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Battle to “replant” Albania’s endangered sea forest

Scientists warn that large brown algae forests along the Albanian coast are steadily shrinking.

In Vlorë Bay, on the coast of central Albania, the clear waters shine in the sun, but below the surface they are deserts.


Big brown Algae Scientists warn that forests, a biodiversity hotspot, are steadily shrinking.

Global warming Sea temperature, Pollution and dynamite fishing are causing the Adriatic Sea Sea forest To disappear.

This trend has led Albanian experts to participate in Mediterranean programs that seek to undo losses using laboratory-grown versions.

Due to the lack of historical data, it is difficult to quantify the decline of Cystoseira, a genus of brown algae that provides an important habitat for many. Race, Act as a bait as well as an area for spawning and nursery.

But experts warn that they are worried about their disappearance in both the Adriatic and Ionian Seas.

“In recent years, the sea forests of Sist Seira, which are most affected by climate change, have been declining sharply,” Ina Nast, a professor of biology at Vlorë University, told AFP.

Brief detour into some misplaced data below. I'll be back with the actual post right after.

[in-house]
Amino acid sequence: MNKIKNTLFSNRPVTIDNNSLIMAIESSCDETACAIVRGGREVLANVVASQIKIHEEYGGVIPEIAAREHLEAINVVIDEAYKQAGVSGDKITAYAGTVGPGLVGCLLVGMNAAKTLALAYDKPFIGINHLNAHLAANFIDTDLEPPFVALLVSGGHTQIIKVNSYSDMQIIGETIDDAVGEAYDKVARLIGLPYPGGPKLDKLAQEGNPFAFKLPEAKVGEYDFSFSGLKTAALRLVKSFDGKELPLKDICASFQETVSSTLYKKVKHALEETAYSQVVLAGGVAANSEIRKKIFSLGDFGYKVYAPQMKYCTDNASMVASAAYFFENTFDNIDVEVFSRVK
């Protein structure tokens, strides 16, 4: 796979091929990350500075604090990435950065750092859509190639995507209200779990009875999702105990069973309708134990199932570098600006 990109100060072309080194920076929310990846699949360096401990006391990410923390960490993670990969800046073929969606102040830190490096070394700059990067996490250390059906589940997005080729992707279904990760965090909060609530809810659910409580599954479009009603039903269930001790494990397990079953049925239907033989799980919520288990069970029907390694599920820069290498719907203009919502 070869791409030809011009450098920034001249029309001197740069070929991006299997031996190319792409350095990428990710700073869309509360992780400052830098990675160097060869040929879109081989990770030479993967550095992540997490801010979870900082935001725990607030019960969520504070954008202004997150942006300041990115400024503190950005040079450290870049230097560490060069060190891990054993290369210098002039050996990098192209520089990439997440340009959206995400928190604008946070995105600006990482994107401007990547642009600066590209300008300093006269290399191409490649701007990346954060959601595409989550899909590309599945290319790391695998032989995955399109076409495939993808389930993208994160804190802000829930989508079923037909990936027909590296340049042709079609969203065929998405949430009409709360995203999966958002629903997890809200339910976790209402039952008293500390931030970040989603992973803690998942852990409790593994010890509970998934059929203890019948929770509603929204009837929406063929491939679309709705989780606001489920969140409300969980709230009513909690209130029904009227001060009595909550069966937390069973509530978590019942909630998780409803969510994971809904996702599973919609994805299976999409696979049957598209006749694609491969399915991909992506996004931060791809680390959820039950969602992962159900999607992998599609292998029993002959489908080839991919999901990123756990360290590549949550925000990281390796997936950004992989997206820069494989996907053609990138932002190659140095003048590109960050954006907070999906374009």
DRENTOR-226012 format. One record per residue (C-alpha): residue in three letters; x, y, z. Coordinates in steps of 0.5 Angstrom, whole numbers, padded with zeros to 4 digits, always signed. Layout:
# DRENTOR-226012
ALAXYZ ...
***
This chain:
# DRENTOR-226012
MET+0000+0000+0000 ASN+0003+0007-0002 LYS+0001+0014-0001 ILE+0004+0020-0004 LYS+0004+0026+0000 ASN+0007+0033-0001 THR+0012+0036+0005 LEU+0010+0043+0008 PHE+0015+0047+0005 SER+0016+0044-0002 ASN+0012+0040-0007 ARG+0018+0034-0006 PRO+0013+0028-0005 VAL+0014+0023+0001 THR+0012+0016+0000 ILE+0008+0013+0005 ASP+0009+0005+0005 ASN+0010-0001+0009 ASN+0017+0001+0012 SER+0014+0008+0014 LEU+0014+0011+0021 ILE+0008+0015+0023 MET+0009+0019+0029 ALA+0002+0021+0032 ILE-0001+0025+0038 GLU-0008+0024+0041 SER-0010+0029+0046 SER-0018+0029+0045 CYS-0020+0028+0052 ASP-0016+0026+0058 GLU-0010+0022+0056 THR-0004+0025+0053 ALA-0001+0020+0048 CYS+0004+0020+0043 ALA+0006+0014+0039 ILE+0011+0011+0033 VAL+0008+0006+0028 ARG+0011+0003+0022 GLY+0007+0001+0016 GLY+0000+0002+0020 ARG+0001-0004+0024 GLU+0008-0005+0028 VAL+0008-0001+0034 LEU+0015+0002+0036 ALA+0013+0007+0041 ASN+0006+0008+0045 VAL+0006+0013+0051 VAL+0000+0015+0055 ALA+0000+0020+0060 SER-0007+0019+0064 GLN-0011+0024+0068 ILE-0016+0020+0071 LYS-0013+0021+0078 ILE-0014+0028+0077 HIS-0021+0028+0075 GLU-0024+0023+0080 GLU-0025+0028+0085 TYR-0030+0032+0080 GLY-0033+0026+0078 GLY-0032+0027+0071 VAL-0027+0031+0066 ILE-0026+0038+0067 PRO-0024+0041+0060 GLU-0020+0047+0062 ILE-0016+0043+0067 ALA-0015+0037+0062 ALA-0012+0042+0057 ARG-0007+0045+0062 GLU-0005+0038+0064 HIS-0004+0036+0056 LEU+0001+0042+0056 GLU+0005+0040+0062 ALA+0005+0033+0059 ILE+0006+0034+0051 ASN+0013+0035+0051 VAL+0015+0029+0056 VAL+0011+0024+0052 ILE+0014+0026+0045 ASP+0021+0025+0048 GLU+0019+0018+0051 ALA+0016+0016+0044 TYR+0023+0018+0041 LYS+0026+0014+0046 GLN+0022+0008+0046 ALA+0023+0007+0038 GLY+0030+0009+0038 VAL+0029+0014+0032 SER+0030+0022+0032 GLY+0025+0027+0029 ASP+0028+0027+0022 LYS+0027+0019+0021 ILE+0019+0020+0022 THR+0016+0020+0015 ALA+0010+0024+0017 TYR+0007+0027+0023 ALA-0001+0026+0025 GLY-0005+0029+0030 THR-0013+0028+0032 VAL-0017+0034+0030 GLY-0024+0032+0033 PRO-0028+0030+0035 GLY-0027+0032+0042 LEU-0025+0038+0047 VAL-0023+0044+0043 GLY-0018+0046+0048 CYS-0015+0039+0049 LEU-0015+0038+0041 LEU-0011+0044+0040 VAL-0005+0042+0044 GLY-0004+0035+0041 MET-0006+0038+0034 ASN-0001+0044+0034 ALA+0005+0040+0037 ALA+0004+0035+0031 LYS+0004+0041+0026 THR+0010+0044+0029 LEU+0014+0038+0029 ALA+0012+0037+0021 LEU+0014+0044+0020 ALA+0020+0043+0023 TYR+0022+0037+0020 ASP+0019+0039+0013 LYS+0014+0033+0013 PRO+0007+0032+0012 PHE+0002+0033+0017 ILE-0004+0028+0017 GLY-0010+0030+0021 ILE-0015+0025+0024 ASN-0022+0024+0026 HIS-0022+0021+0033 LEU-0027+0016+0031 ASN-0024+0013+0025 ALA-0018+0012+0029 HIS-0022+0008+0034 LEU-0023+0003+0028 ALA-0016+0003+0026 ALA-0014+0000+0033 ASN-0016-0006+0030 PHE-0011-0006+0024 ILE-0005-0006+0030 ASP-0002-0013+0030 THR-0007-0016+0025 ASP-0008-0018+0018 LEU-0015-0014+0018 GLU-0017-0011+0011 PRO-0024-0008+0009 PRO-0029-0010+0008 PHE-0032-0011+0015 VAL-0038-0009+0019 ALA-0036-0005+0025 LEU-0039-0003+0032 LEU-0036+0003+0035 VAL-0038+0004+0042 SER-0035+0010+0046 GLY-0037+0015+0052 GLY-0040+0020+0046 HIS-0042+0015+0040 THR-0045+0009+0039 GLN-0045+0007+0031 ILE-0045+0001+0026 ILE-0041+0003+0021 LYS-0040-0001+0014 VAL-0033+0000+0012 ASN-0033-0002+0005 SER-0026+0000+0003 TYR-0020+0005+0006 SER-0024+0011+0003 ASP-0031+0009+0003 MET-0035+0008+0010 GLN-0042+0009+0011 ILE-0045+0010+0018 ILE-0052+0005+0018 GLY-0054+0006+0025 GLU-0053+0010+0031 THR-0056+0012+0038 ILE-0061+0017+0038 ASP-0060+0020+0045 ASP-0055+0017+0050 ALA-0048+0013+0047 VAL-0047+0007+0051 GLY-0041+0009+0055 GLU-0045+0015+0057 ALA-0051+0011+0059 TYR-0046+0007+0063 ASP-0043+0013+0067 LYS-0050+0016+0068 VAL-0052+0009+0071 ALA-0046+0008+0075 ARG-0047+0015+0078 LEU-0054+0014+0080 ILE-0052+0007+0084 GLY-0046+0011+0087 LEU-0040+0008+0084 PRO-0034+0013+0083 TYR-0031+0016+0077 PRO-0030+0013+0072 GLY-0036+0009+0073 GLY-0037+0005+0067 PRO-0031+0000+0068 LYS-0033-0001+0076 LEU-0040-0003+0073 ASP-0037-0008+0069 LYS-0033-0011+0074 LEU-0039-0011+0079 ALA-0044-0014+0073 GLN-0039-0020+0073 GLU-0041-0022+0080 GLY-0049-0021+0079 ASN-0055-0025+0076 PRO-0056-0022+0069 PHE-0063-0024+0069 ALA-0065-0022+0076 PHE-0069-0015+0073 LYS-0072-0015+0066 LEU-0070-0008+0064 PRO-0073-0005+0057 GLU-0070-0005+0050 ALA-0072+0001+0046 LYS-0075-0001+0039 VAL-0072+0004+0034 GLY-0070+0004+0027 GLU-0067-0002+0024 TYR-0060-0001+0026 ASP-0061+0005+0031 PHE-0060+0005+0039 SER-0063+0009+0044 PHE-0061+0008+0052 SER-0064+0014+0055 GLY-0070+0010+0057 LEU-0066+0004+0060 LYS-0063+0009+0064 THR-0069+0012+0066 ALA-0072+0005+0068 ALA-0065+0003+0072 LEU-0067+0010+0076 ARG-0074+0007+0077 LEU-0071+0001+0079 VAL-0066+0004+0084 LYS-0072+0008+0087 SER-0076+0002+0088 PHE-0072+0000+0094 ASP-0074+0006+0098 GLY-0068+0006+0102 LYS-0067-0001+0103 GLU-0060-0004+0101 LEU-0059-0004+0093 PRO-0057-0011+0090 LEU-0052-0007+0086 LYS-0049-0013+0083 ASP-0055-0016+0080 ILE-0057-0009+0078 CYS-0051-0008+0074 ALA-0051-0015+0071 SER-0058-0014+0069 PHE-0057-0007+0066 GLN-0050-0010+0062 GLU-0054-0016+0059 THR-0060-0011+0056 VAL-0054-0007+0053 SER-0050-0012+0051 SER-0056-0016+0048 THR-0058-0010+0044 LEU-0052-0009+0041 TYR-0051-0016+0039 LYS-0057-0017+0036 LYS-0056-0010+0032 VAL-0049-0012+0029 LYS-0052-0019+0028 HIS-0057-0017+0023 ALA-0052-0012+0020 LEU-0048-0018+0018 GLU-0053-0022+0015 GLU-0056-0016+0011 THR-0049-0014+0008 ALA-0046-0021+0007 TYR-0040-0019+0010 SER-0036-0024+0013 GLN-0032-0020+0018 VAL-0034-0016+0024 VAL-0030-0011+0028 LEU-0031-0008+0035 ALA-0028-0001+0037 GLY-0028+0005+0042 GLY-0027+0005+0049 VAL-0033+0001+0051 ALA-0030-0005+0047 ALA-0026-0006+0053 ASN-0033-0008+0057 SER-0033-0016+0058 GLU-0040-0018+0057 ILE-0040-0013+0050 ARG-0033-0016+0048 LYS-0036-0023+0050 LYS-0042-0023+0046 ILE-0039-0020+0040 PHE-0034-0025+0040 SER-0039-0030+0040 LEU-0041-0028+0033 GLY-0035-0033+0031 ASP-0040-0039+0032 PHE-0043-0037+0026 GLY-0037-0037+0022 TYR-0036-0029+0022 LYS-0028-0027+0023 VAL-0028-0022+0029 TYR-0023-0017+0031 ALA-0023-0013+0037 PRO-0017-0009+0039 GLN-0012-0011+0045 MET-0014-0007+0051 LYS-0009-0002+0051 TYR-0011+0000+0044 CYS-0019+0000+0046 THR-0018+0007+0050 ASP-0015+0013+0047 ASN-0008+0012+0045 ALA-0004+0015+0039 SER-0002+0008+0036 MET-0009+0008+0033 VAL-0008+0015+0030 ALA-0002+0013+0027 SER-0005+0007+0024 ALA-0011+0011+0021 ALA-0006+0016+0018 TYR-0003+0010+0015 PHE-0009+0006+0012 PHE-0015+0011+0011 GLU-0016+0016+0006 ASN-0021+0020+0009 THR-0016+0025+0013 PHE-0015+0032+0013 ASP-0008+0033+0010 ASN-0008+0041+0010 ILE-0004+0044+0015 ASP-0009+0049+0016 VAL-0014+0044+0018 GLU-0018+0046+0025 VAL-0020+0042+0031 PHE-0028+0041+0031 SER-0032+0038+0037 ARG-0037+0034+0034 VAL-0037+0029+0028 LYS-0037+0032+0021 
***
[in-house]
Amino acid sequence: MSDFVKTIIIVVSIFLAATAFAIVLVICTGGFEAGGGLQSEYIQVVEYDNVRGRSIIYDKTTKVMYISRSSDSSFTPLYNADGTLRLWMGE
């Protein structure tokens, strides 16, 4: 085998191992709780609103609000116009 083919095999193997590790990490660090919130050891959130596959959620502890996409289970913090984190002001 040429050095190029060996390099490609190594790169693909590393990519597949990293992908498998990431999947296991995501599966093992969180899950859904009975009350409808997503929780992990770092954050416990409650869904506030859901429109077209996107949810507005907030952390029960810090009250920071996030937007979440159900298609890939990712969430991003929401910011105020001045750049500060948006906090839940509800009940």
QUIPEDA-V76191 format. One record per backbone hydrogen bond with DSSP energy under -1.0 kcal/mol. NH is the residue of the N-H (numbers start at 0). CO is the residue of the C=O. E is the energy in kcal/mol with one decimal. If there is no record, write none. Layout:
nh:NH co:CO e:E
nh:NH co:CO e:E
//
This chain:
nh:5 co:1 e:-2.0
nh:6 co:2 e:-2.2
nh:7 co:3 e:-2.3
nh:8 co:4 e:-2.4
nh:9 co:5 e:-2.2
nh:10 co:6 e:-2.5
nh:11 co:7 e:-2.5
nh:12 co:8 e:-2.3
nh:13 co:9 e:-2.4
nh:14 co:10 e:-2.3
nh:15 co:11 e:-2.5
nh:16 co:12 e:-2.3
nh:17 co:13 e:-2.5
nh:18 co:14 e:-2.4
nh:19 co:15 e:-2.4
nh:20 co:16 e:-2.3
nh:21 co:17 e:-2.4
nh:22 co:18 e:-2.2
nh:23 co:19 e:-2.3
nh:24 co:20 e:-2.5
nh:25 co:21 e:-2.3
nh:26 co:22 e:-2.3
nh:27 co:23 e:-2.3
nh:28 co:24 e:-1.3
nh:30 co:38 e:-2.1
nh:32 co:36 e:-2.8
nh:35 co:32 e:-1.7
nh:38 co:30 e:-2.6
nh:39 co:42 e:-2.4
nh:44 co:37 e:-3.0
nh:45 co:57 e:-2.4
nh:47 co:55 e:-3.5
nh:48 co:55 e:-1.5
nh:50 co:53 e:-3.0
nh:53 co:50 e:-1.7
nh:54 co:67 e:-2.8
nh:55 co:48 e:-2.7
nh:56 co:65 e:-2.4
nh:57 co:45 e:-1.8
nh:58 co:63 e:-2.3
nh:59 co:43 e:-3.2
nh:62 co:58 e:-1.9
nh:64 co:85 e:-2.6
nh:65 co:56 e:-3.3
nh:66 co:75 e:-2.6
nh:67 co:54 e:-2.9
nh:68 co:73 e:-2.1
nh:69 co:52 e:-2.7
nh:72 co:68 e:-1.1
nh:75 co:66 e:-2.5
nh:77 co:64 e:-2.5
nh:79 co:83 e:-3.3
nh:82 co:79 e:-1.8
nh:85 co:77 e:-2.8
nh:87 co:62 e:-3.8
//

Accelerating coastal urbanization, agricultural or industrial wastewater emissions, trawl nets, sediment pollution and overfishing also contributed to the problem, she said.

Scientists at Vlorë University are participating in experiments aimed at recovering brown algae

Scientists at the University of Vlorë are participating in experiments aimed at recovering brown algae.

Protected species

Practices such as harvesting dated mussels with dynamite and drifter and crushing the rocks inhabiting them have also devastated the seabed, said Denada Sota, also a professor at Vlorë University.

Although they are Protected speciesMany restaurants on the Albanian coast still offer dating mussels as a delicacy.

Images taken by scientists in Vlorë Bay show bare rocks with few fish, and are home to only sea urchins that grow as natural predators disappear as victims of overfishing.

Since January 2019, professors at the University’s Institute of Biology have been participating in experiments aimed at recovering brown algae.

Applying the same protocol, about 10 other laboratories in the Mediterranean region are also participating.

This involves Vlora lab scientists growing cells of Cystoseira algae fertilized in an aquarium.

Scientists grow fertilized Cystoseira algae cells in the aquarium, fix them on stones, and later soak them in stones.

Scientists grow cells of the Cystoseira algae fertilized in the aquarium, fix them on stones, and later immerse them in the sea.

The small algae are fixed to the stone, which is later submerged in the sea to a depth of about 4 meters (13 feet).

“We have to monitor everything on the ocean floor,” said Nast, who regularly dives to inspect the ocean floor and keep track of progress.

A few weeks later, scientists look again at the results of the experiment to see if the algae have built a new home.

It is hoped that this experiment will allow them to develop protocols for the restoration of marine forests.